Will.i.am’s 2007 album, Songs About Girls, barely made a splash on the charts, but it was a fine piece of work: He brilliantly wove smooth grooves, pop anthems and hip-hop jams to make one of that year’s best albums.
The underwhelming response may be the reason why he recruits popular acts such as Justin Bieber, Britney Spears, Miley Cyrus and Chris Brown for willpower, his fourth solo effort. Unfortunately, the collaborations feel wasted — and forced.
The hit Scream & Shout, though catchy and fun, features a barely heard Spears. Anyone else could recite her lines. It isn’t as good as This Is Love, which has Dutch vocalist Eva Simons belting out high notes. That tune hit No. 1 in the United Kingdom, though it failed to chart in America, where Scream & Shout peaked at No. 3.
Will.i.am’s newest single, thatPower with Bieber, screams radio hit, but it doesn’t feel special. And Cyrus, who guests on Fall Down, is forgettable.
Will.i.am is better off on his own, or with acts that seem to bring their own flavor, like Love Bullets with Skylar Grey or the playful Nicole Scherzinger-assisted Far Away From Home. Hello, co-produced by Afrojack, is a definite party starter, and The World Is Crazy, with Dante Santiago, is reflective and appealing.
Willpower continues the recent dance tradition that helped the Black Eyed Peas dominate the charts with hits like Boom Boom Pow, I Gotta Feeling and Just Can’t Get Enough. However, the pounding beats feel repetitive and the energy is somewhat dead. Those dancing shoes are worn out.
— Mesfin Fekadu
All That Is
James Salter is a brilliant writer. He’s perhaps among the greatest American writers alive today. But All That Is, his latest work and his first full-length novel since 1979, feels written more for writers than for readers. Its strength is the intensely beautiful way Salter combines words into sentences, sentences into paragraphs and paragraphs into this lean, spare 300-page novel.
All That Is tells of the life and loves of Philip Bowman, a World War II veteran who spends a career in publishing. But what happens to Bowman — whom he loves, whom he loses — feels less important than the wisdom Salter leaves behind.
On the blinding power of love:
“He loved her for not only what she was but what she might be, the idea that she might be otherwise did not occur to him or did not matter. Why would it occur? When you love you see a future according to your dreams.”
Or the simplicity of a much-loved home:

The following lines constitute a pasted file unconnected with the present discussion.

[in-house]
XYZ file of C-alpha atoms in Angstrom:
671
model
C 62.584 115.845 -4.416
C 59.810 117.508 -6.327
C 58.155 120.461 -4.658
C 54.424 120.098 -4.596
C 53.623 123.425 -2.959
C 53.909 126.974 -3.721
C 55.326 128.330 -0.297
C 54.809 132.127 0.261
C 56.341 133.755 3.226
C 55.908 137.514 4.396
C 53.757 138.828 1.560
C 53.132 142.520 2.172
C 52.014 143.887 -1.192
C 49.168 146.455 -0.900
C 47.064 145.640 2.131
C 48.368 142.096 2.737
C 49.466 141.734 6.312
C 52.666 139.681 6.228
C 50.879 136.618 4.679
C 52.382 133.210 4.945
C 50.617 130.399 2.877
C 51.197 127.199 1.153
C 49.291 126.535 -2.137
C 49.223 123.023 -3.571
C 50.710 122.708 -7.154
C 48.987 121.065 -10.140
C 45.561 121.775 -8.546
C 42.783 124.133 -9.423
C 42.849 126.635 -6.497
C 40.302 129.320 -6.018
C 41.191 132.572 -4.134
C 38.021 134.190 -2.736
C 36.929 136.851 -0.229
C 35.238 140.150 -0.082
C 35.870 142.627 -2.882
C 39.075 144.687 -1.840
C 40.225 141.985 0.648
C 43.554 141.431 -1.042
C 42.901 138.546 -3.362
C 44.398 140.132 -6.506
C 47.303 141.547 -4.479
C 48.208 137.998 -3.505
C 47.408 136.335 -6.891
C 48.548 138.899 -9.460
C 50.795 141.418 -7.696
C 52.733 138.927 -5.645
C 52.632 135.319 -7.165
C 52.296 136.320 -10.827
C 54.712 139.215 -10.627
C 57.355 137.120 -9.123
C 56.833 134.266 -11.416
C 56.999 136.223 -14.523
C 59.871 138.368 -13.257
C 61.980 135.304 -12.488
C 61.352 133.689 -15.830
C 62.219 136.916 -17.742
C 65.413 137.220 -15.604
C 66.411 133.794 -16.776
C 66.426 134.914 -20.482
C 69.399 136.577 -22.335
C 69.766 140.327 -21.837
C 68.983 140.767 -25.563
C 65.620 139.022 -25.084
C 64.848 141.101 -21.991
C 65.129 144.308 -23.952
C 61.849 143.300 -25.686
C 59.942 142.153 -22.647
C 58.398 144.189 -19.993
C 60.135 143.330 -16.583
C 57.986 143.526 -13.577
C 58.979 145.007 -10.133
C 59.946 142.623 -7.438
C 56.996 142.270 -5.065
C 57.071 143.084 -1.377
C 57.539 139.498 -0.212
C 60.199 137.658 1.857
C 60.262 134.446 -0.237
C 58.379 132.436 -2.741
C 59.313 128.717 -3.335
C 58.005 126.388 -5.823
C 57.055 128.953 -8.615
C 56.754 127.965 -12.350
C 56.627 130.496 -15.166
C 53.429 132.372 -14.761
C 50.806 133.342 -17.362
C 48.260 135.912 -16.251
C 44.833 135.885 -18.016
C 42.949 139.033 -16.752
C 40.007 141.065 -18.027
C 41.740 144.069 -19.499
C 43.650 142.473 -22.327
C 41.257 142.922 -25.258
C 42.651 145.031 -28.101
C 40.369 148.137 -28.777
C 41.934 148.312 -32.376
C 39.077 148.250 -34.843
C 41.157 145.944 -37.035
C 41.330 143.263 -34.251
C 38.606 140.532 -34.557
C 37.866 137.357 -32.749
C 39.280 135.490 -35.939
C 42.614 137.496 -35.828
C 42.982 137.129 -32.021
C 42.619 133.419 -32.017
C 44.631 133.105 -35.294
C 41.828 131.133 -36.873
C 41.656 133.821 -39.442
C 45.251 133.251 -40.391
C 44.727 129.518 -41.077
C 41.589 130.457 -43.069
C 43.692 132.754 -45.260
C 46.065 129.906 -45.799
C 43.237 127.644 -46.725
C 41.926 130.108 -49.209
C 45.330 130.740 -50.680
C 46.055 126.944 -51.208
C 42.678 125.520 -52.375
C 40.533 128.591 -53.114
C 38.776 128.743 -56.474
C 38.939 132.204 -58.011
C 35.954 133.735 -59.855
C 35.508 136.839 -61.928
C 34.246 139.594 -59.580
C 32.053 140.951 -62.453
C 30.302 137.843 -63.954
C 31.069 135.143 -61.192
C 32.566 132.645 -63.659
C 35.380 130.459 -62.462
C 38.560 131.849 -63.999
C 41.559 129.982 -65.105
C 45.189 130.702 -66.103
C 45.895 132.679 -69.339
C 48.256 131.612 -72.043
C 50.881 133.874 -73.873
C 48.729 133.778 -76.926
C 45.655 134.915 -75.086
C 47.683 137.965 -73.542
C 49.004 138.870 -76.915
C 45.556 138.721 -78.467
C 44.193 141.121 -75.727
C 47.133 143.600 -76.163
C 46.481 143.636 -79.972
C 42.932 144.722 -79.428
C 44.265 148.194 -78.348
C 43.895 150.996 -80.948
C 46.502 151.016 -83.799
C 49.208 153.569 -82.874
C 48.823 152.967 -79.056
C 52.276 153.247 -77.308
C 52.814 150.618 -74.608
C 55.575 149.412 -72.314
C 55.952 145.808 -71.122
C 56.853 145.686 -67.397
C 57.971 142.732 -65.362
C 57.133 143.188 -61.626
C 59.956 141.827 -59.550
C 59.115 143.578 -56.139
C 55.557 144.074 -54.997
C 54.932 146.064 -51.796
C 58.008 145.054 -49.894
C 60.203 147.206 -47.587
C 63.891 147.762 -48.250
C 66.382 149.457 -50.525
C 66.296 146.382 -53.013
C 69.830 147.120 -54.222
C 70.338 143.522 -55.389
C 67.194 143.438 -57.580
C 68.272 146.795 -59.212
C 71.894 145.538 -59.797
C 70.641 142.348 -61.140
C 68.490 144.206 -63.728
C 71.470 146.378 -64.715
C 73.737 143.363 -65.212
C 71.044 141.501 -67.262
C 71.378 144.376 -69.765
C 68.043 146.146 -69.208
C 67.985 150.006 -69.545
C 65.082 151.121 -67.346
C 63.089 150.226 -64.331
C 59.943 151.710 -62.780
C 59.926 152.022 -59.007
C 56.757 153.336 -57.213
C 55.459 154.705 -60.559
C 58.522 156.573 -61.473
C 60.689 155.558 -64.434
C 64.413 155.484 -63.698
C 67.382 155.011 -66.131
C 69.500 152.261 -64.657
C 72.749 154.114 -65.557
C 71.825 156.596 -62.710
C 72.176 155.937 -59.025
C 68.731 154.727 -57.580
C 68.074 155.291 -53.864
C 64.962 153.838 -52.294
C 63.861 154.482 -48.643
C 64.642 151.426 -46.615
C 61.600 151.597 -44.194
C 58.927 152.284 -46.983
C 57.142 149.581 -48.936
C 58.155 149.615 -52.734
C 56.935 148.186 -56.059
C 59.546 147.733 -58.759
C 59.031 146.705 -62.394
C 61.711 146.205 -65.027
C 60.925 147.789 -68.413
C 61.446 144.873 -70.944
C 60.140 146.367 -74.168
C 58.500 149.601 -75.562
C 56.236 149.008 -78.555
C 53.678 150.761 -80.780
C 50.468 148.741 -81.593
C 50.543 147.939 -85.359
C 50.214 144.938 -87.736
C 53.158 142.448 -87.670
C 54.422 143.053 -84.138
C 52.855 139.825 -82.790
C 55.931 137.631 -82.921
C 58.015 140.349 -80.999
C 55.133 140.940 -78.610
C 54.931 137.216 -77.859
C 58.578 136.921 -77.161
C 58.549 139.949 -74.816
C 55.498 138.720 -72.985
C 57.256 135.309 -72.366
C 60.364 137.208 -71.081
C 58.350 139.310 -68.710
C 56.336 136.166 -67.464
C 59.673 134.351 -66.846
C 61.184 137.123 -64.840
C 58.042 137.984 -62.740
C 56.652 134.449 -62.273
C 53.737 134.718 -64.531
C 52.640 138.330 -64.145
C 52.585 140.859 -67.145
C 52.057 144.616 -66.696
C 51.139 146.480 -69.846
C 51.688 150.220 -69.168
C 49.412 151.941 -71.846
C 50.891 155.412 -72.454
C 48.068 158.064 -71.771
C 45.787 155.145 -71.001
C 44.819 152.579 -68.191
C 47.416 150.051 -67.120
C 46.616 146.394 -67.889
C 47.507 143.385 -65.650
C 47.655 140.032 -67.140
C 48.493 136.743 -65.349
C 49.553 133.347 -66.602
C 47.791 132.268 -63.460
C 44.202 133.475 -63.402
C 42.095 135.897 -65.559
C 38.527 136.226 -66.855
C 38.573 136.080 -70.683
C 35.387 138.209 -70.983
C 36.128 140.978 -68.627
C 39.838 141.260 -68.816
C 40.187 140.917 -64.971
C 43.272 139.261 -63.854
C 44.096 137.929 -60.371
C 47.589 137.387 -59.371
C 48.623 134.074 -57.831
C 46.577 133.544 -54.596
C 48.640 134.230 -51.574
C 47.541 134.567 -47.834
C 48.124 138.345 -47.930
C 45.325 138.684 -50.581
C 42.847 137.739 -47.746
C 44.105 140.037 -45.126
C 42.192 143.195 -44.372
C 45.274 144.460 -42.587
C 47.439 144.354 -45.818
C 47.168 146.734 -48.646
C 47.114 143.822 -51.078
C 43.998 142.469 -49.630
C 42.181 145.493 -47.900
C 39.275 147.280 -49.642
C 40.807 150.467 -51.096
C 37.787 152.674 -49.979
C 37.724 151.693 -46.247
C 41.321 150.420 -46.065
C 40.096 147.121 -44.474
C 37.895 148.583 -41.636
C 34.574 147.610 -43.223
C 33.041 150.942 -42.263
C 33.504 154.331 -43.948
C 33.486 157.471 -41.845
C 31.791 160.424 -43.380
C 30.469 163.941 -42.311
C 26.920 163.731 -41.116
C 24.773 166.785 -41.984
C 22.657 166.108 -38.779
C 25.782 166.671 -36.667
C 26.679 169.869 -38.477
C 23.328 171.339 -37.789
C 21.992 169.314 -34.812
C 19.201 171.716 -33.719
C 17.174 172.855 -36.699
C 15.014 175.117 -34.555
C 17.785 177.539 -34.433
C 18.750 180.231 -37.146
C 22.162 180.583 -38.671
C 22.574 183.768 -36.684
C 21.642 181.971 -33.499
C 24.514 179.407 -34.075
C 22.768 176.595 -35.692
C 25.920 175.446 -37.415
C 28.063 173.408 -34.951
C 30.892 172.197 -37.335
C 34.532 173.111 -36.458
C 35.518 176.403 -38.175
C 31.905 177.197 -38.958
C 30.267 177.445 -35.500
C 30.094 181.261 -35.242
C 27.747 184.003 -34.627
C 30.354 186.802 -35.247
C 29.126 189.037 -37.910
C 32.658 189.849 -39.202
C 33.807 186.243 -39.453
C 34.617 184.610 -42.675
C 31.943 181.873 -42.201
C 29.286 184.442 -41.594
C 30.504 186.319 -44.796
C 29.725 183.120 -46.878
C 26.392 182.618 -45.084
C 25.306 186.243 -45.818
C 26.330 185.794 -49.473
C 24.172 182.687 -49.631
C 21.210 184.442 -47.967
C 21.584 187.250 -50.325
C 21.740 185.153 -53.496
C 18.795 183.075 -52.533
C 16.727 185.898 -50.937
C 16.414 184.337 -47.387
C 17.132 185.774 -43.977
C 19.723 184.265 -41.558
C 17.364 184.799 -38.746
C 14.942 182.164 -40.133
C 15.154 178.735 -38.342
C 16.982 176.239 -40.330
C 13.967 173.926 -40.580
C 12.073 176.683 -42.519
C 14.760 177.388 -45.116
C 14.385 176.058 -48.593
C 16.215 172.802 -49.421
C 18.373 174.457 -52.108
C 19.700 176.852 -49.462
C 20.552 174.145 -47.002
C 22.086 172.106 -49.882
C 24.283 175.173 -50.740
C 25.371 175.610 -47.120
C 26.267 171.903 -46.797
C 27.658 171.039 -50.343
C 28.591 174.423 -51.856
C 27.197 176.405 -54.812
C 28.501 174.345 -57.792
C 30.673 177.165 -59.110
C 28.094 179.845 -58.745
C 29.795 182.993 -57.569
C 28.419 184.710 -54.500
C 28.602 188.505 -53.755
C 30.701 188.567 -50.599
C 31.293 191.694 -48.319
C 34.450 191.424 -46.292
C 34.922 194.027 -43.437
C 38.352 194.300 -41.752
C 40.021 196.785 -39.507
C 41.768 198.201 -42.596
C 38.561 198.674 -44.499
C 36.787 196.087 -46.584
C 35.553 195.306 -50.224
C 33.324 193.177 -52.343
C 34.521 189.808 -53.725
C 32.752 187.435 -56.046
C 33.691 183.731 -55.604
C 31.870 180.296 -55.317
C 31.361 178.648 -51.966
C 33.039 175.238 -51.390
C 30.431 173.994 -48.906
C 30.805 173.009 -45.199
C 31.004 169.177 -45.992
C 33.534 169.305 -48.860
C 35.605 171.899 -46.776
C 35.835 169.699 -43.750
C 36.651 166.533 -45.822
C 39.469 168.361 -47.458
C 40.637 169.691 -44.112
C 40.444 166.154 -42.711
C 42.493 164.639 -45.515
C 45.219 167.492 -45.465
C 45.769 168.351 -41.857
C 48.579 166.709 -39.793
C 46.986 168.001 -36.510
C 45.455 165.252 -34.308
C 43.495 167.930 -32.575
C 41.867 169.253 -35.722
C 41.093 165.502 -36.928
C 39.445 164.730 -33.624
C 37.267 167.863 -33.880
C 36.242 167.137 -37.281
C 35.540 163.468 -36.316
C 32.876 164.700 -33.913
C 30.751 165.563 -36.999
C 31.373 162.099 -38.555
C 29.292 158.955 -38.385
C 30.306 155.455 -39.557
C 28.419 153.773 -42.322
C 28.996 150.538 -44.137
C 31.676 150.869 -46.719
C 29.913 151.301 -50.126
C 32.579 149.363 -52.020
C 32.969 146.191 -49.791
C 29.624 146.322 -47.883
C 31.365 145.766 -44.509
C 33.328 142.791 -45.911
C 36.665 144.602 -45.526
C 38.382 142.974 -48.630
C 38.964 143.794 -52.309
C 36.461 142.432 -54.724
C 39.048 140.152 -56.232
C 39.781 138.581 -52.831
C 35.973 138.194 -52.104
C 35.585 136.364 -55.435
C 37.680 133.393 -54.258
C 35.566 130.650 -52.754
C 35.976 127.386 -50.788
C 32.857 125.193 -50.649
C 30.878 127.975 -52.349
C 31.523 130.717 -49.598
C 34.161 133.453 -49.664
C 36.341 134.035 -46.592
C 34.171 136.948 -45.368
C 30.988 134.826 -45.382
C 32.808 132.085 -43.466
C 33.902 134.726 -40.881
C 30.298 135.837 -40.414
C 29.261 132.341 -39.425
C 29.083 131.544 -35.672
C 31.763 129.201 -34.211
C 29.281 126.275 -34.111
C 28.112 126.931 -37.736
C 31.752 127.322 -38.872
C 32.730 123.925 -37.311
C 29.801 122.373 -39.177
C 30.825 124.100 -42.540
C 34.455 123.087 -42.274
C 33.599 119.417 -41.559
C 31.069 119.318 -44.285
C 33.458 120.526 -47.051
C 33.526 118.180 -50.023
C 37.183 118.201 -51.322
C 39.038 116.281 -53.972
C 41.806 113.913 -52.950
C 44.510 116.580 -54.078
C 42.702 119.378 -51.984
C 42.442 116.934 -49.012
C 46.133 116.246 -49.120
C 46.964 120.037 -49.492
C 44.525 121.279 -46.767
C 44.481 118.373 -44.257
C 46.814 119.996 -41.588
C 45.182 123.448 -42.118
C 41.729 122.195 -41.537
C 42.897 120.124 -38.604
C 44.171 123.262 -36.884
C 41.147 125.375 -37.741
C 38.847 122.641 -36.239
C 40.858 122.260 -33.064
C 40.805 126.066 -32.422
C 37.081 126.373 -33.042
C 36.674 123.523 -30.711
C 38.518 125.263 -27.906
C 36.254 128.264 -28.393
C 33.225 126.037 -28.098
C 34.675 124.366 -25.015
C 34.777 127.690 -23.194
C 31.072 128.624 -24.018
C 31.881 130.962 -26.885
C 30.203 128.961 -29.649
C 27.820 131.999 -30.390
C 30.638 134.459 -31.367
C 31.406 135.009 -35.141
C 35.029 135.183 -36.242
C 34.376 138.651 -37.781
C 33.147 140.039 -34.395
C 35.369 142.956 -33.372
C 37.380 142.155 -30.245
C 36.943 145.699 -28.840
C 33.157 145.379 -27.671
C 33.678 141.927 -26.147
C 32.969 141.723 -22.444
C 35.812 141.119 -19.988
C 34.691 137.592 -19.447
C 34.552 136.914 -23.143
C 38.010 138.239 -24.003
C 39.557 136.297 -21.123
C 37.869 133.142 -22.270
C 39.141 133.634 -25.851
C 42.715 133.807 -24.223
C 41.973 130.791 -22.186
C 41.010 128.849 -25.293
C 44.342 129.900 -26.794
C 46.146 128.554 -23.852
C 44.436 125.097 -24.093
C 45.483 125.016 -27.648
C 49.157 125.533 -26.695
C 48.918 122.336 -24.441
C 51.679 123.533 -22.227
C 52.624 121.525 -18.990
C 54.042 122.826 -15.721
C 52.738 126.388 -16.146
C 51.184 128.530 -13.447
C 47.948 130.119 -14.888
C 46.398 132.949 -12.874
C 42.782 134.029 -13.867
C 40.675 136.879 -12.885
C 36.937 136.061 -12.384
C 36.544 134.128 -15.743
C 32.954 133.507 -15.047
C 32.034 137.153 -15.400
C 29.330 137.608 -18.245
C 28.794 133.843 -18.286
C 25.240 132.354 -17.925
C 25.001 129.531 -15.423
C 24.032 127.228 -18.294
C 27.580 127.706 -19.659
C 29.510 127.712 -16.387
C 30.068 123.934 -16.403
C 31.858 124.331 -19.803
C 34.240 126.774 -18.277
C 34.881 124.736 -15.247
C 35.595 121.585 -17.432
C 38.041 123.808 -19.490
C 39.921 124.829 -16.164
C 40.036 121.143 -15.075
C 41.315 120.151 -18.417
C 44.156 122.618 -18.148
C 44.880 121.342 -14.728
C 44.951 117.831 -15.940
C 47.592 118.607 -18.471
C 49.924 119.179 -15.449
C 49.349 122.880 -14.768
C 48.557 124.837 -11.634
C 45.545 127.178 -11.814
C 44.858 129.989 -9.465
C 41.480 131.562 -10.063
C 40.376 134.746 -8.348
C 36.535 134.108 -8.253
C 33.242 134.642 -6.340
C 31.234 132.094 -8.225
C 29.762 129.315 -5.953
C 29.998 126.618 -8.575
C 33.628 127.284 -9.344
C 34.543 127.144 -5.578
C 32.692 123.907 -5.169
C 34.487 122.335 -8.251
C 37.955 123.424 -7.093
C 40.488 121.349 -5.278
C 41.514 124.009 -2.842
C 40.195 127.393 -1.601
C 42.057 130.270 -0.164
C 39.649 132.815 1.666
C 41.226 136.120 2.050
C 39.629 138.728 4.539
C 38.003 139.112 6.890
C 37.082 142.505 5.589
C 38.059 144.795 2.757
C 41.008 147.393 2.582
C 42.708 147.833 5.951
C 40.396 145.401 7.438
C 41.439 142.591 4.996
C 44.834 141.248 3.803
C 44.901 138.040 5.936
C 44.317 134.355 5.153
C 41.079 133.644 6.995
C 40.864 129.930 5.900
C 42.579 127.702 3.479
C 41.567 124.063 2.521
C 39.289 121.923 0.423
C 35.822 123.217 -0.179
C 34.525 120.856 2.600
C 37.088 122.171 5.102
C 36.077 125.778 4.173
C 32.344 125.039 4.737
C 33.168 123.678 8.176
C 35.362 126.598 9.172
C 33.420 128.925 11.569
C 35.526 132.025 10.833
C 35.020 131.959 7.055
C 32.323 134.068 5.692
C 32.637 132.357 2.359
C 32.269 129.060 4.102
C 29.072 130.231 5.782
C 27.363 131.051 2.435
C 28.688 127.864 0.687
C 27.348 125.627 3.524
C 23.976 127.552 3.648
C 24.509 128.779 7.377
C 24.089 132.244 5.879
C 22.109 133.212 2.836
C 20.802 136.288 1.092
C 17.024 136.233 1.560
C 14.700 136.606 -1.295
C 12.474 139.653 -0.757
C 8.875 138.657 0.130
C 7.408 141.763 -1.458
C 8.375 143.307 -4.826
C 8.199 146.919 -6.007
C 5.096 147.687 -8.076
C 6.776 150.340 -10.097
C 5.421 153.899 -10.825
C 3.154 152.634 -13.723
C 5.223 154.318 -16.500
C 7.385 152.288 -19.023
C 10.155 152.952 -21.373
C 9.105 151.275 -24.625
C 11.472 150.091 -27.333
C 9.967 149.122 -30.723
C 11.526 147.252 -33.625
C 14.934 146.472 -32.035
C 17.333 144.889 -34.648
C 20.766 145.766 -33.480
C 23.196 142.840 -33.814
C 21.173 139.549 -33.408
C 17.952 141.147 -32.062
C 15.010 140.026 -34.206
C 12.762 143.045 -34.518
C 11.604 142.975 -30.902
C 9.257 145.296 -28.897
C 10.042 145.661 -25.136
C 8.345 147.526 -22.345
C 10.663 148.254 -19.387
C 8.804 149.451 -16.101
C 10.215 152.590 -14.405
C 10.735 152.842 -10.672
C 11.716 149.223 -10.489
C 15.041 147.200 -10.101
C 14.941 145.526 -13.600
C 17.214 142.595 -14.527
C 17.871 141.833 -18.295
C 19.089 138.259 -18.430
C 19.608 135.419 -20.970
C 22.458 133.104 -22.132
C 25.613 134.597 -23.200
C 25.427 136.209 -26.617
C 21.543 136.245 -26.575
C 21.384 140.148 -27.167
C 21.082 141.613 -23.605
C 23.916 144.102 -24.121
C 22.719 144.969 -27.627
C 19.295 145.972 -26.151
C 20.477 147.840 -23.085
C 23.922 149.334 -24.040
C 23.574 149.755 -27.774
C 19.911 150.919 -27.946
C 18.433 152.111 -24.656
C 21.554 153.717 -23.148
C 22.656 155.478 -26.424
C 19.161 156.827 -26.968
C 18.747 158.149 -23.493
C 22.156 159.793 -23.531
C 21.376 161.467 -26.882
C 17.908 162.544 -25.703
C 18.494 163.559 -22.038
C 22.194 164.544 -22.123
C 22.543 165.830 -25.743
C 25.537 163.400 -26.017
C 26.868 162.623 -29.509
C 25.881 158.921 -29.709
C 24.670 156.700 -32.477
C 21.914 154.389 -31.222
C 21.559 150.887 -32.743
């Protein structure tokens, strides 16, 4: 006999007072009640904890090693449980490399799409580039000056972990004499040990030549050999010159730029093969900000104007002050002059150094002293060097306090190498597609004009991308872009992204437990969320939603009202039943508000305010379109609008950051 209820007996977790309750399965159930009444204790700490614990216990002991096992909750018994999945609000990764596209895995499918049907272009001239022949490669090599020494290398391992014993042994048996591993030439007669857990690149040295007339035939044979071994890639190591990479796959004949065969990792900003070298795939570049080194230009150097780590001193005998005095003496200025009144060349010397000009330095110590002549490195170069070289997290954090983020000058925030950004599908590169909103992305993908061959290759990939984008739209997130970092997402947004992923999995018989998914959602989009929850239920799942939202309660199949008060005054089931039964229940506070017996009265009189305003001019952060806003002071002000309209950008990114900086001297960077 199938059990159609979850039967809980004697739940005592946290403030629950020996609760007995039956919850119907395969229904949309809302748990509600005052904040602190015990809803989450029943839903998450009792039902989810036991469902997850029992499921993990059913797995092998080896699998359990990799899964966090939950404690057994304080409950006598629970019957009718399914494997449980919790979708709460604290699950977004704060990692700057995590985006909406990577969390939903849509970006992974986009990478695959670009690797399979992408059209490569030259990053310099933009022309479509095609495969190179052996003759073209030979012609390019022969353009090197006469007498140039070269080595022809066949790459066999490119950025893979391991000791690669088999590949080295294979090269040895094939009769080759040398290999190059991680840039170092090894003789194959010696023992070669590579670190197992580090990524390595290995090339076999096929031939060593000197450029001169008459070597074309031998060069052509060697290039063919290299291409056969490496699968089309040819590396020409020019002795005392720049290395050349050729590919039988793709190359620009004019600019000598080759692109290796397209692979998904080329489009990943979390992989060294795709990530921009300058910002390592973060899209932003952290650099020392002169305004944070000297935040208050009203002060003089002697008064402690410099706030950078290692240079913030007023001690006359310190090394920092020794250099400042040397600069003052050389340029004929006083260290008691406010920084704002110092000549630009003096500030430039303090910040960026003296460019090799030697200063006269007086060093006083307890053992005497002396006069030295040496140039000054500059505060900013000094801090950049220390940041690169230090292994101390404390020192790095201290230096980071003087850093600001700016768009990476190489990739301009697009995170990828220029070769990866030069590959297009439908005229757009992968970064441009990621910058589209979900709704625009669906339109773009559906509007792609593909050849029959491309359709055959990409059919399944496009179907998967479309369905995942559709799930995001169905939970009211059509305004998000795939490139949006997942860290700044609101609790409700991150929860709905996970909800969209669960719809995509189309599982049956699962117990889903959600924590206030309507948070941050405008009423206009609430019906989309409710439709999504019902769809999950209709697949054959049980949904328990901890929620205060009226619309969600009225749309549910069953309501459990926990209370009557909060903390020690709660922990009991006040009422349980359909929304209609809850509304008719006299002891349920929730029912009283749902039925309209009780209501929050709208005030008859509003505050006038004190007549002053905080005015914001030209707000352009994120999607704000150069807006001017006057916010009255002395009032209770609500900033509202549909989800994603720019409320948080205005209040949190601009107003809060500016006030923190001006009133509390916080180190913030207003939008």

“Summer mornings, the light of the world pouring in and the silence. It was a barefoot life, the cool of the night on the floorboards, the green trees if you stepped outside, the first faint cries of the birds.”
In the end, what happens to Philip Bowman is of little consequence. Instead, what matters is the journey led by a true master of the written word.
— Kim Curtis
The four Frenchmen known as Phoenix continue to refine their nonpareil synthesis of dance pop and glam rock on their fifth album, Bankrupt!
Marked again by pristine production, miniature symphonies emerge during the transitions and swashes of melody ascend on each chorus.
As polished as the music is, singer Thomas Mars’ nonchalant voice is the band’s defining element. Railing off inner monologue lyrics about Scandinavian leather, “Mint Julep testosterone,” the Rosetta Stone and pesticides, his words act mostly as vehicles to sing along with.
And you’ll want to. Even if nothing reaches the pure pop monstrosity of 1901 or Lisztomania from the group’s last album, Wolfgang Amadeus Phoenix, potential hits abound. Lead track Entertainment picks up right where those left off. Chloroform splits the difference between ballad and banger, a perfect tonic for drifting away while stuck in traffic. Subverting its title, Trying to Be Cool glides effortlessly on a floral neon groove.
Bankrupt! is mostly Phoenix getting better at what it does: firing off populist-themed sure shots that won’t get out of your head. But subtle shifts in the formula resonate. An acoustic guitar trickles through Bourgeois. A blizzard of synth glitter washes out the title track. And an occidental pulse runs through Entertainment.
— Jake O’Connell